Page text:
What the tax law requires

Division 7A is an area of the tax law aimed at situations where a private company provides benefits to shareholders or their associates in the form of a loan, payment or by forgiving a debt. It can also apply where a trust has allocated income to a private company but has not actually paid it, and the trust has provided a payment or benefit to the company’s shareholder or their associate.

Division 7A was introduced to prevent shareholders accessing company profits or assets without paying the appropriate tax. If triggered, the recipient of the benefit is taken to have received a deemed unfranked dividend for tax purposes and taxed at their marginal tax rate. This unfavourable tax outcome can be prevented by:

  • Paying back the amount before the company tax return is due (this is often done by way of a set-off arrangement involving franked dividends); or
  • Putting in place a complying loan agreement between the borrower and the company with minimum annual repayments at the benchmark interest rate.

The problem areas

Division 7A is not a new area of the tax law; it has been in place since 1997. Despite this, common problems are occurring. These include:

  • Incorrect accounting for the use of company assets by shareholders and their associates. Often, the amounts are not recognised;
  • Loans made without complying loan agreements;
  • Reborrowing from the private company to make repayments on Division 7A loans;
  • The wrong interest rate applied to Division 7A loans (there is a set rate that must be used).

Like life, managing the tax consequences of benefits provided to shareholders and their associates can get messy quickly. Avoiding problems can often come down to a few simple steps:

  • Don’t pay private expenses from a company account;
  • Keep proper records for your company that record and explain all transactions, including payments to and receipts from associated trusts and shareholders and their associates; and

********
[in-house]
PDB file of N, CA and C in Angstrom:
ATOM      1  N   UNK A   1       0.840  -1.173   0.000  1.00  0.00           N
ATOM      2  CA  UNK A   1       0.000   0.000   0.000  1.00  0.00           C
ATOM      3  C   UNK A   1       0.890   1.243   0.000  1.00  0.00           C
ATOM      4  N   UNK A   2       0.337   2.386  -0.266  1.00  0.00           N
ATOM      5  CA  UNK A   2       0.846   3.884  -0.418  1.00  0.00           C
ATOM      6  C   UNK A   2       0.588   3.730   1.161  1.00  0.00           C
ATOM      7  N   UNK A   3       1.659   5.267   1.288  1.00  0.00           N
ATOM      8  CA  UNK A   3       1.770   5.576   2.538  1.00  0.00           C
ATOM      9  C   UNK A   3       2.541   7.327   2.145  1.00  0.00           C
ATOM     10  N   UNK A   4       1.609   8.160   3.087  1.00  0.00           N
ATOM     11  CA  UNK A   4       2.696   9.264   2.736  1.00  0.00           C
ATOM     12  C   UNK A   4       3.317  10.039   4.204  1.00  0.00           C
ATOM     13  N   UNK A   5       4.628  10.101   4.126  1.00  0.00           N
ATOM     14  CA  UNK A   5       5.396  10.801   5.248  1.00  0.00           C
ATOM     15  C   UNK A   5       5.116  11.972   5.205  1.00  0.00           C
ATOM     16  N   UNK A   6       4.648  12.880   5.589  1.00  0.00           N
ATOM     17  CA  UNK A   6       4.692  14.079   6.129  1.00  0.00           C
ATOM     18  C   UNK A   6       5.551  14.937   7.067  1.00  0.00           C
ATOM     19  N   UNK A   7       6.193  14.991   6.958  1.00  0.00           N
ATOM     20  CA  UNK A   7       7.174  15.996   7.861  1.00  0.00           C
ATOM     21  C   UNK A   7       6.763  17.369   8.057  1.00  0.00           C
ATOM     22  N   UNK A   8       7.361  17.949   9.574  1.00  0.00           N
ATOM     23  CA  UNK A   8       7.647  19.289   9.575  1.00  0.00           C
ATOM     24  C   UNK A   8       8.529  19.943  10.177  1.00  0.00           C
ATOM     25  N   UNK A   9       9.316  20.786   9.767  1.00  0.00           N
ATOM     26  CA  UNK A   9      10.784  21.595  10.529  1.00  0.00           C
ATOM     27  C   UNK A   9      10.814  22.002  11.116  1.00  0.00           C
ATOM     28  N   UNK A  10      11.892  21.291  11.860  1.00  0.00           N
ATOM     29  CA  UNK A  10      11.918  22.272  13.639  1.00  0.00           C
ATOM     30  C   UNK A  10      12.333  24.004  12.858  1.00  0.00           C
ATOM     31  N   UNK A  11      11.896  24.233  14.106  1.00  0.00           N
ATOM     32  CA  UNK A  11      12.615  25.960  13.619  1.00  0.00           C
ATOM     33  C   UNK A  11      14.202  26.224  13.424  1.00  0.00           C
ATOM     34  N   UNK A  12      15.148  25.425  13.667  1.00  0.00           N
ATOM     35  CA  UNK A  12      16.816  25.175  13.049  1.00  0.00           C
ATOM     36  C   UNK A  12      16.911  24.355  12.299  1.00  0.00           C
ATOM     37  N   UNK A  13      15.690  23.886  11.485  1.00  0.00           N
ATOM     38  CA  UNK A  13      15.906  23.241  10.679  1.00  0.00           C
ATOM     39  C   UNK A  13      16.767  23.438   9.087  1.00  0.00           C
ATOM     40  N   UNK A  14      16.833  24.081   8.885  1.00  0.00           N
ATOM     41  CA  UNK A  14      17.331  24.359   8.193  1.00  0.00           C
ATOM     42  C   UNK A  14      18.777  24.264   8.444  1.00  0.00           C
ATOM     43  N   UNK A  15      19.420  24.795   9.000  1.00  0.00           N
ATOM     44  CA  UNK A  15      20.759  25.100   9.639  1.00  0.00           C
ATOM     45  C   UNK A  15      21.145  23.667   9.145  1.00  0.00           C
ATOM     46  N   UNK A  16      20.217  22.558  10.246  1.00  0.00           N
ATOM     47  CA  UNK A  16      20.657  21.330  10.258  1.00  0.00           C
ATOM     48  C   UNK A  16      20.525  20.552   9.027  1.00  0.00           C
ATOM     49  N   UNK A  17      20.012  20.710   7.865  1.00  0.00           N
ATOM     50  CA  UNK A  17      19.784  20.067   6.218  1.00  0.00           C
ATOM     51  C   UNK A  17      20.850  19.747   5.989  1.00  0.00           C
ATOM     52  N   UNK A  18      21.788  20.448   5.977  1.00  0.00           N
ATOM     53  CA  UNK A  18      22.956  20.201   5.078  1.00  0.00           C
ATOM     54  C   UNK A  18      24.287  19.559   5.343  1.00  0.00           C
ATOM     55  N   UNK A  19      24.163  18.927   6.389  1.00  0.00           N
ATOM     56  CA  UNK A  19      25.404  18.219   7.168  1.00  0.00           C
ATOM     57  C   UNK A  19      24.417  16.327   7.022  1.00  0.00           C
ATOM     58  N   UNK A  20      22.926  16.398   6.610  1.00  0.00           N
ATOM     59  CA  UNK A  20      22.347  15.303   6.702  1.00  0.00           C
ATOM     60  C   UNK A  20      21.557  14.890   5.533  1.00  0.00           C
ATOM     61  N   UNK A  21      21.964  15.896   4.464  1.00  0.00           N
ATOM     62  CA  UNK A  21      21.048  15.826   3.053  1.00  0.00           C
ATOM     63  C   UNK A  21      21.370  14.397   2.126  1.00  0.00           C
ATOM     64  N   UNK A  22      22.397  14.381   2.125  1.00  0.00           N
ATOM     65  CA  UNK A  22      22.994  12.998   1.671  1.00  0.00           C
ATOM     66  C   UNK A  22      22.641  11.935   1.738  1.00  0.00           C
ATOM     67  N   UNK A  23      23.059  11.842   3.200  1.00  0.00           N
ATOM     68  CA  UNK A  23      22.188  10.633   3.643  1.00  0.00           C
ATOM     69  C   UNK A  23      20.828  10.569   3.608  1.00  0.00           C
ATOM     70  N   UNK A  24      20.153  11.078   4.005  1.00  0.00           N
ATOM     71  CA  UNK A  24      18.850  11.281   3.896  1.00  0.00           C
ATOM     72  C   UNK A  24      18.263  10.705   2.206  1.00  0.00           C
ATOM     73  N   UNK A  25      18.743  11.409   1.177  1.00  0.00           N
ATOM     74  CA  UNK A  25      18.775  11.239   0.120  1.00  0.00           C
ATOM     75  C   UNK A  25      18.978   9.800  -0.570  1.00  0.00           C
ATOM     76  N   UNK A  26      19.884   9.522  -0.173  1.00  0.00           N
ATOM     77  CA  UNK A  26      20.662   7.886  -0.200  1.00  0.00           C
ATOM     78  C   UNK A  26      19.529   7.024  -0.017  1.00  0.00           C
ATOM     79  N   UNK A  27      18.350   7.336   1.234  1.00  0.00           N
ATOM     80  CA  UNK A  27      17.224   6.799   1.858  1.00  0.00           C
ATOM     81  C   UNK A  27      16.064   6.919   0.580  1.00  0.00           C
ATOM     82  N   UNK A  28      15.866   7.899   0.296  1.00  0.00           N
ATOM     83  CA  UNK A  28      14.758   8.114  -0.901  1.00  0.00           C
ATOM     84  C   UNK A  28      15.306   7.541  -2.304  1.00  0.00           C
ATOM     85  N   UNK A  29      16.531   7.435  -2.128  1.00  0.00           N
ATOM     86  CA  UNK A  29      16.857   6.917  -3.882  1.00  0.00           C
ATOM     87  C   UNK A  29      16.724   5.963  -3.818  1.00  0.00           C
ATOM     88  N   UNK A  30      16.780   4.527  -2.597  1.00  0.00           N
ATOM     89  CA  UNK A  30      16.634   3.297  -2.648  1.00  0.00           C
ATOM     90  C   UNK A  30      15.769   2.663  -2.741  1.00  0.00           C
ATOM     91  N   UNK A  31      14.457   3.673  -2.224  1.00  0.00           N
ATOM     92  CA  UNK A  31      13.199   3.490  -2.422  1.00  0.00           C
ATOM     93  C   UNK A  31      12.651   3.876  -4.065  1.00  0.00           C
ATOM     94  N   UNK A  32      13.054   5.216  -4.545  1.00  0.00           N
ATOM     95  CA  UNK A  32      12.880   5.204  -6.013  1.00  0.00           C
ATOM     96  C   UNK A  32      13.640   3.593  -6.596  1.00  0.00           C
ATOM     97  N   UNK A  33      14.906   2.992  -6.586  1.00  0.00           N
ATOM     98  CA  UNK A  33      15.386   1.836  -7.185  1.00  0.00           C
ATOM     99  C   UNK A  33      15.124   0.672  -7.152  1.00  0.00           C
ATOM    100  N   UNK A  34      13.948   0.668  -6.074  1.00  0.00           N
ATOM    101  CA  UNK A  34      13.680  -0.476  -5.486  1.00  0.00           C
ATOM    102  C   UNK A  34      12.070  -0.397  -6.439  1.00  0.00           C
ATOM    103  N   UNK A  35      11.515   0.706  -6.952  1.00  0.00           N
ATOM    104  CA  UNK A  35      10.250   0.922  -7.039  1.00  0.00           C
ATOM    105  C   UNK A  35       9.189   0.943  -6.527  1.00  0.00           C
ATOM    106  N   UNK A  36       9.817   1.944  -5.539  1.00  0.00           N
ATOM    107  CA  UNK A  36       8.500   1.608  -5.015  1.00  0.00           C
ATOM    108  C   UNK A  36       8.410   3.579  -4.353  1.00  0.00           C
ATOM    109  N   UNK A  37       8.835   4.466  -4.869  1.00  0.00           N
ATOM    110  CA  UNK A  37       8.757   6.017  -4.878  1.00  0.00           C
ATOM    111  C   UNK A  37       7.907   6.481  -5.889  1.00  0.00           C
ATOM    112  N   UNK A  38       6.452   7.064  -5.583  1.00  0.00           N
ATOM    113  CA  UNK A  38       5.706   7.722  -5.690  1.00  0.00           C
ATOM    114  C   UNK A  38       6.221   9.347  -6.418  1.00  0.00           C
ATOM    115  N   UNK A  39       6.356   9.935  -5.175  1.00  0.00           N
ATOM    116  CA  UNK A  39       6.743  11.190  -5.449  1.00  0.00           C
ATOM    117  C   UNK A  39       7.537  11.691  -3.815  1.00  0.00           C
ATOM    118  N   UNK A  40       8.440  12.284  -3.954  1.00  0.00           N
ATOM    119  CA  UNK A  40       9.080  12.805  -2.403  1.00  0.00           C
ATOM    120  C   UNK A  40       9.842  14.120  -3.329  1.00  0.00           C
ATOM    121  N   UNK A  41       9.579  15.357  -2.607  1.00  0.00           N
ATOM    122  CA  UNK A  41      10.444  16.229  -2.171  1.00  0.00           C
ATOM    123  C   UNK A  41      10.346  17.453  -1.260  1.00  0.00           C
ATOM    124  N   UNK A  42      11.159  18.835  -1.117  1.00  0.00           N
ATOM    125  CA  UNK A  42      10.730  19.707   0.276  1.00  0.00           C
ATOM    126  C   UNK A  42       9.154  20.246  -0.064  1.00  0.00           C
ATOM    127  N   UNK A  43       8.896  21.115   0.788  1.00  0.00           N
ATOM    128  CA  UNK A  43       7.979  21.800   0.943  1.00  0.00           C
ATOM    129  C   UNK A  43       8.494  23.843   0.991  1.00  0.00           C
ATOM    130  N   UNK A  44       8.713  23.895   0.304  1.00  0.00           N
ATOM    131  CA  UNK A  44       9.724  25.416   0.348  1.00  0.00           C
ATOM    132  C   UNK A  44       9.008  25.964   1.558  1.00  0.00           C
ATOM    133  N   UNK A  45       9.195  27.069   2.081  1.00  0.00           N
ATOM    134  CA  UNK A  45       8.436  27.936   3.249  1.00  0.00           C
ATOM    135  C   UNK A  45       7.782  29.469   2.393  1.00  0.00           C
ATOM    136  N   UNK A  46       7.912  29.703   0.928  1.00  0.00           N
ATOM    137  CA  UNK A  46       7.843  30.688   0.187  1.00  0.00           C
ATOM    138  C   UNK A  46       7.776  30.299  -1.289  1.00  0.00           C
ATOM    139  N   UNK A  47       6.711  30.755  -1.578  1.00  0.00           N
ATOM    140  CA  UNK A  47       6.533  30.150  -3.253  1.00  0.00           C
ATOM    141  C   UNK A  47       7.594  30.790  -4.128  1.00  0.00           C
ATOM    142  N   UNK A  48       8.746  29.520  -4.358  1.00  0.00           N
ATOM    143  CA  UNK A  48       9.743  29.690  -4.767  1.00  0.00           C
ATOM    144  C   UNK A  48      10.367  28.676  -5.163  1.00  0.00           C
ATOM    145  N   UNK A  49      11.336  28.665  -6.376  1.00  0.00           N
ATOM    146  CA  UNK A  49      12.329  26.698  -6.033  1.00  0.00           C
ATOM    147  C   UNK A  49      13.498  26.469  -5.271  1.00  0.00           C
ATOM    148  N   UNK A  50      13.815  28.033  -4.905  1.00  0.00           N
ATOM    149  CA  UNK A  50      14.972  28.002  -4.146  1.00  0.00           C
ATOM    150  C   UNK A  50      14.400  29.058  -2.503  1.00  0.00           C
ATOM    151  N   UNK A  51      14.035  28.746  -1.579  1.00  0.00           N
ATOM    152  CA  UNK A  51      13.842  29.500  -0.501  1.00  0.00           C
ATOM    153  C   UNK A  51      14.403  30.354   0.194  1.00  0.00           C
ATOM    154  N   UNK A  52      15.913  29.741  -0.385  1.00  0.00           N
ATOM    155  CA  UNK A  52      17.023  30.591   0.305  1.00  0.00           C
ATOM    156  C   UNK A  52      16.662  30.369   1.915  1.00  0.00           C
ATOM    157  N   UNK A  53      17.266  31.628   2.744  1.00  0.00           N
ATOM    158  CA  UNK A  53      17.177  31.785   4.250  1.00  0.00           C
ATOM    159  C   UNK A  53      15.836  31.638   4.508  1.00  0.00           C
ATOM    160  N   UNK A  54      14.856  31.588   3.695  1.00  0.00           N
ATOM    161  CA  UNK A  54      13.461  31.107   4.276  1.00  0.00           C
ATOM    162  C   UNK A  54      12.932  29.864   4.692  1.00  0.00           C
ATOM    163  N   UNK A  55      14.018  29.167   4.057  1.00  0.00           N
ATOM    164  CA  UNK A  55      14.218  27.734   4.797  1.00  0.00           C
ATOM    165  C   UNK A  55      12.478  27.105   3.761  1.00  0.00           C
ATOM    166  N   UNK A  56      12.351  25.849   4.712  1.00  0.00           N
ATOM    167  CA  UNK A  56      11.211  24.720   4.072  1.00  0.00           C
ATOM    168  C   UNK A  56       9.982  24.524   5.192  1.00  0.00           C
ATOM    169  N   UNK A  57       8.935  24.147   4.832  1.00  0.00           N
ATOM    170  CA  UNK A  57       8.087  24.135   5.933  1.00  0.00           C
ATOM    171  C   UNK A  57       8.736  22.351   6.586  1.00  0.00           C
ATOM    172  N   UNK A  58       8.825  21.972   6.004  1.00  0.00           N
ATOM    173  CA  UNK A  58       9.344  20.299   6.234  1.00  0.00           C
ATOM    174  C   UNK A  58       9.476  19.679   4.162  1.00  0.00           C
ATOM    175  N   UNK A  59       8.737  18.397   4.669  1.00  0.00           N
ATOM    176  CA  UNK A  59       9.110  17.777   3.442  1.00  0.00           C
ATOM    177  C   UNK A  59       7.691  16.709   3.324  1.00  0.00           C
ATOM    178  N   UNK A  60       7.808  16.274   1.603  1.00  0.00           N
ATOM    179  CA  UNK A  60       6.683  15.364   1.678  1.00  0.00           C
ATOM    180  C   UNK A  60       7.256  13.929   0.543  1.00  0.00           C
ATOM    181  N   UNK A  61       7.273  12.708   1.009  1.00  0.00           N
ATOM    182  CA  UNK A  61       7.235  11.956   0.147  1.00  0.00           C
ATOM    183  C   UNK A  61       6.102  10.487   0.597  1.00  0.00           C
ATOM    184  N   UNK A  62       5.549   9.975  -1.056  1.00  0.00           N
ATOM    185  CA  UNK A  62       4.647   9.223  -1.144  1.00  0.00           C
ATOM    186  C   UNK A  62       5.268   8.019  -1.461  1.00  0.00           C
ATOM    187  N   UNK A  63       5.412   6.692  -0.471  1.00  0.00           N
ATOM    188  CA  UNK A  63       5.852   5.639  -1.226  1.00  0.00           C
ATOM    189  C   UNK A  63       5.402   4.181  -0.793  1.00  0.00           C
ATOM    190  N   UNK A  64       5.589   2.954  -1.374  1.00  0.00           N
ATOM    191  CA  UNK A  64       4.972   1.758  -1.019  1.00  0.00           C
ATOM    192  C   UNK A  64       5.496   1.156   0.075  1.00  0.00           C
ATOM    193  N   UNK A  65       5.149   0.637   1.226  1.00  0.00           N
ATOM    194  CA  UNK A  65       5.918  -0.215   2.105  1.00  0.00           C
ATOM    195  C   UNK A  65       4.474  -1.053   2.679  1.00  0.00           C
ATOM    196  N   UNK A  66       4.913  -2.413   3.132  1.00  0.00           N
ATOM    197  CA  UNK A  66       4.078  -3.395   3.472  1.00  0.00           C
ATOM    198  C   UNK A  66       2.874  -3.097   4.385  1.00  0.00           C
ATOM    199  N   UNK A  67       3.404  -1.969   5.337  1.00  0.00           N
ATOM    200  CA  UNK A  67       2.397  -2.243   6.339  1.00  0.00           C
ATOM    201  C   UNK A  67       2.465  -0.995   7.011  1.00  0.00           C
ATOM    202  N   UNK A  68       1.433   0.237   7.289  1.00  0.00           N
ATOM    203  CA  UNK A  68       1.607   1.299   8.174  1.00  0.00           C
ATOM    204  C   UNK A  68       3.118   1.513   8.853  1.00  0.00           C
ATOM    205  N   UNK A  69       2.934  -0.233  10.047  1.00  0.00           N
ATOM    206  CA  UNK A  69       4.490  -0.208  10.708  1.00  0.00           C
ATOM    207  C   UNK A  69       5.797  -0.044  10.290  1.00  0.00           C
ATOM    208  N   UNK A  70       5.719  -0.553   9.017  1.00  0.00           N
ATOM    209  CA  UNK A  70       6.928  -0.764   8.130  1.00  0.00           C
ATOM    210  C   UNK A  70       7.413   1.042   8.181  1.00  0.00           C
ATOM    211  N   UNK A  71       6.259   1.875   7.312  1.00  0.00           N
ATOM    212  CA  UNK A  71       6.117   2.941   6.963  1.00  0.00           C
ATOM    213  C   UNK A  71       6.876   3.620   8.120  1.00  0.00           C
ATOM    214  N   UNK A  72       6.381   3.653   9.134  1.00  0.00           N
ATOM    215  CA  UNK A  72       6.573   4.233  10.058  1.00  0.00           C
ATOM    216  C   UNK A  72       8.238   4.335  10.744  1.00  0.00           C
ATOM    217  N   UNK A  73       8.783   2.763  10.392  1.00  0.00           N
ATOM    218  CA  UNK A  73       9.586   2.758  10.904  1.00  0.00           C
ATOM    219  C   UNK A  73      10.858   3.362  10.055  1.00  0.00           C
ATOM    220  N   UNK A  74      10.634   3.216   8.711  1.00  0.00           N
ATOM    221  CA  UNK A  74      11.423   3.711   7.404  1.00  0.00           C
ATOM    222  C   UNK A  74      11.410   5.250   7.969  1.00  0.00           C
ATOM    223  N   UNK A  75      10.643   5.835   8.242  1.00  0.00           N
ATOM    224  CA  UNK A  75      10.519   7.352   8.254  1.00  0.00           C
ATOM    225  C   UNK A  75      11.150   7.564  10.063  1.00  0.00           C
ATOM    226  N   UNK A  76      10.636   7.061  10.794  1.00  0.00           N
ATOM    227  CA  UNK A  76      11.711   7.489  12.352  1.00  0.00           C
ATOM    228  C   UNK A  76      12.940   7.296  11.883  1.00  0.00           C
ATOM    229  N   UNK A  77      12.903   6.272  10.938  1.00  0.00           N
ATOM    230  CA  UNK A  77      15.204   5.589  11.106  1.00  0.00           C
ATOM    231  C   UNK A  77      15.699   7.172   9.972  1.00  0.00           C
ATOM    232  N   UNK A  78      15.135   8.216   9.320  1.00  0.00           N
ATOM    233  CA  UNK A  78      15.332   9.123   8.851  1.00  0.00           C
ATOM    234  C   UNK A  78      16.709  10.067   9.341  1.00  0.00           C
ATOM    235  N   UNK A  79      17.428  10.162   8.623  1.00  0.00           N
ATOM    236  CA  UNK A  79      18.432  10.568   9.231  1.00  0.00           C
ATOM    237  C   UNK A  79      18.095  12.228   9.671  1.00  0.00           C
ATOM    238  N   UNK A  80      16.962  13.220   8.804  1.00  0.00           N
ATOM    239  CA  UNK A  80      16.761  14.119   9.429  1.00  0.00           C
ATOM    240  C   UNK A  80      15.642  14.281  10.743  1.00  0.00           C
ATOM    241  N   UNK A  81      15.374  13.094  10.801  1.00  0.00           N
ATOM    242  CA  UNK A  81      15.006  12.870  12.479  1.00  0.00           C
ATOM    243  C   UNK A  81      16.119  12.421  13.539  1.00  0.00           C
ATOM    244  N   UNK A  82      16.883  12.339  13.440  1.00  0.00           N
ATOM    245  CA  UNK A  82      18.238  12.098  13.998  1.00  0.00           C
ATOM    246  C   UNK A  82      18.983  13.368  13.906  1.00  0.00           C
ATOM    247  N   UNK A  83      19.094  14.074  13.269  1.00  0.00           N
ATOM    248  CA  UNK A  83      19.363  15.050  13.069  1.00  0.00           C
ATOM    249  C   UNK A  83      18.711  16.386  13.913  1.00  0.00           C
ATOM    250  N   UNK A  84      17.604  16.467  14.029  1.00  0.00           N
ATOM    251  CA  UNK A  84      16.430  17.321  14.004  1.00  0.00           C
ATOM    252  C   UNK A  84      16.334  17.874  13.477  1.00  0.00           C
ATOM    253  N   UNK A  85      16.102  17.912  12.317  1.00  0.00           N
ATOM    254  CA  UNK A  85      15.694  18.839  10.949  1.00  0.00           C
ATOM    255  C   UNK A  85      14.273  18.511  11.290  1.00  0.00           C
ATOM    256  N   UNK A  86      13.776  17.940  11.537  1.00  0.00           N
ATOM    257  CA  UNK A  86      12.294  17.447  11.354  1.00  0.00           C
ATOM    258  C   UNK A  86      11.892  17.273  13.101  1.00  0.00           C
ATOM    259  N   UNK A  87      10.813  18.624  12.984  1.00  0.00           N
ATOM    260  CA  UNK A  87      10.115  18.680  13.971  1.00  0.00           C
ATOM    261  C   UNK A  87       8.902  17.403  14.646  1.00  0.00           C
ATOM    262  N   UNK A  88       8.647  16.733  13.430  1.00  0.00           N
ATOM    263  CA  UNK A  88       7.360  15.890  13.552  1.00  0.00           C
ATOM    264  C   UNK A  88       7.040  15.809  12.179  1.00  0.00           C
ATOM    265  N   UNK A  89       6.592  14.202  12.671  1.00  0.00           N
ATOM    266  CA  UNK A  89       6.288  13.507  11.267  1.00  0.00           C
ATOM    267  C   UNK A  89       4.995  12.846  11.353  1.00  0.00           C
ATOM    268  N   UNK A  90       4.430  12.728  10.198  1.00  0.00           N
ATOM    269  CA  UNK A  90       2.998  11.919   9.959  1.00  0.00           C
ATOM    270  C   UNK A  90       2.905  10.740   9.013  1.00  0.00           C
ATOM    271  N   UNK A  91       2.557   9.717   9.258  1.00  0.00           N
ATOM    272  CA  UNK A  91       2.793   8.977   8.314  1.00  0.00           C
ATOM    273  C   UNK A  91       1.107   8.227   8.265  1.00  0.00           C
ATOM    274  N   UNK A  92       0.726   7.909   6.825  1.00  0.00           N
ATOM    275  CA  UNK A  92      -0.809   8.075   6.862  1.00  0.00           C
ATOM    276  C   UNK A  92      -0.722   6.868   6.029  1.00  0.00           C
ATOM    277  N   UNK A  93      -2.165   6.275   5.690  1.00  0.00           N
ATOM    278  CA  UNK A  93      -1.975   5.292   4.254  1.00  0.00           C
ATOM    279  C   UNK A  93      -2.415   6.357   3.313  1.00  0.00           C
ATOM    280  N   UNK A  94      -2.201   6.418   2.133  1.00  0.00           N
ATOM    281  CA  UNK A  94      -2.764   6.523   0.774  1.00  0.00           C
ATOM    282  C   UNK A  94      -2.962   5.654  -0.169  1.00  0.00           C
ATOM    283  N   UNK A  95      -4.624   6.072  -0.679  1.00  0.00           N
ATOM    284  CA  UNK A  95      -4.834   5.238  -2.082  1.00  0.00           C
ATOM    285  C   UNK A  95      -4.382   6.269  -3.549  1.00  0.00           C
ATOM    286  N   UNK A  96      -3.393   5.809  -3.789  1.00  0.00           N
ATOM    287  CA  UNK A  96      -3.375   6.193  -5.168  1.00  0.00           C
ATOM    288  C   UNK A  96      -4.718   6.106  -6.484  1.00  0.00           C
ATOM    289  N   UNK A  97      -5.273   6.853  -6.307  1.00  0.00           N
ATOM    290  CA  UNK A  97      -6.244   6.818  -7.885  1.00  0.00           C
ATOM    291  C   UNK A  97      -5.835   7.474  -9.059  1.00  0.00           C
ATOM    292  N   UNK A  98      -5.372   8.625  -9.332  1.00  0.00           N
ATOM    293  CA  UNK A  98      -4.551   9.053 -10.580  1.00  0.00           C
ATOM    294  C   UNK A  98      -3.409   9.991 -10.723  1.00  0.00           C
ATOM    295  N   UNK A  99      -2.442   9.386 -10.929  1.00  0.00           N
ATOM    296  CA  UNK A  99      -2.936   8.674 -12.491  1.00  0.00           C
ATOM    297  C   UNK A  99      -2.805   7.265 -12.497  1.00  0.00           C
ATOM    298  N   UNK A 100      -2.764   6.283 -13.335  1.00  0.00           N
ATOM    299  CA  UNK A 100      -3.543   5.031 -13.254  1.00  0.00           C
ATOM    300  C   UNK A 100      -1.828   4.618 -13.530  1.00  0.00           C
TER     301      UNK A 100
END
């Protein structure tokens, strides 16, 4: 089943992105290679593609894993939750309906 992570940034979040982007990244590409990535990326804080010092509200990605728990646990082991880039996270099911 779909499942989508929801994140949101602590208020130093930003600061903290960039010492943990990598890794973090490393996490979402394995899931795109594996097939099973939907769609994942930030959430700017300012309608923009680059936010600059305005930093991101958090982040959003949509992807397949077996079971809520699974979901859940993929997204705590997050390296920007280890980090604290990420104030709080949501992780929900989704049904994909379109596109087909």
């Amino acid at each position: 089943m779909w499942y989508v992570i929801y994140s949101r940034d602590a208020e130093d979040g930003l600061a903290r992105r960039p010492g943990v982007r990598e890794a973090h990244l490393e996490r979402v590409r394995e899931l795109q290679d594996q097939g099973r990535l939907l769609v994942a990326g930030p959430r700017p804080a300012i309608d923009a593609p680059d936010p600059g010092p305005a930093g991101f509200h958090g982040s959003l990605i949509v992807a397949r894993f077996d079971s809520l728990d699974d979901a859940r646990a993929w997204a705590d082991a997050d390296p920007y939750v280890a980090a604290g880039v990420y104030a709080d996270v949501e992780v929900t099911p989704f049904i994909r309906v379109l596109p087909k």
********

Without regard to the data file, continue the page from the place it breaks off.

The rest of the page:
• If the company lends money to shareholders or their associates, make sure it’s on the basis of a written agreement with terms that ensure it’s treated as a complying loan – so the full loan amount isn’t treated as an unfranked dividend.

There are strict deadlines for managing Division 7A problems. For example, if the borrower is planning to repay the loan in full or put a complying loan agreement in place, this needs to be done before the earlier of the due date and actual lodgement date of the company’s tax return for the year the loan was made.

Accessing money in your SMSF

The ATO has made a call to professional accountants to help identify and manage illegal early access to superannuation by members of self-managed superannuation funds (SMSFs).

In general, access to your super is only possible if:

  • You retire and turn 60; or
  • You turn 65 (regardless of whether you’re working).

Early access to superannuation is only possible in very limited circumstances such as terminal illness, permanent incapacity, and severe financial hardship and there are very strict protocols to follow before any amounts are paid out.

One of the benefits of an SMSF is the control that it provides to members. The flip side of full control is the temptation to dip into the super account and approve transfers without proper controls.

There are two common ways illegal early access occurs:

  • When the trustees (or their business) are in financial distress and they use the superannuation account for a short-term loan; or
  • A promoter offers access through a scheme – often getting people to establish the SMSF and roll over their superannuation into the SMSF.

Illegal access to the SMSF’s account or assets is not difficult to identify and generally will be picked up by your auditor. Where illegal access has occurred, not only is it likely that your retirement savings have been lost or impaired, but you are likely to face additional tax, penalties and interest, and be disqualified as a trustee. In addition, your name will be published online.

One of the signs that there is a problem is when SMSF annual returns are not lodged on time or at all so ensure you are up to date with your SMSF compliance.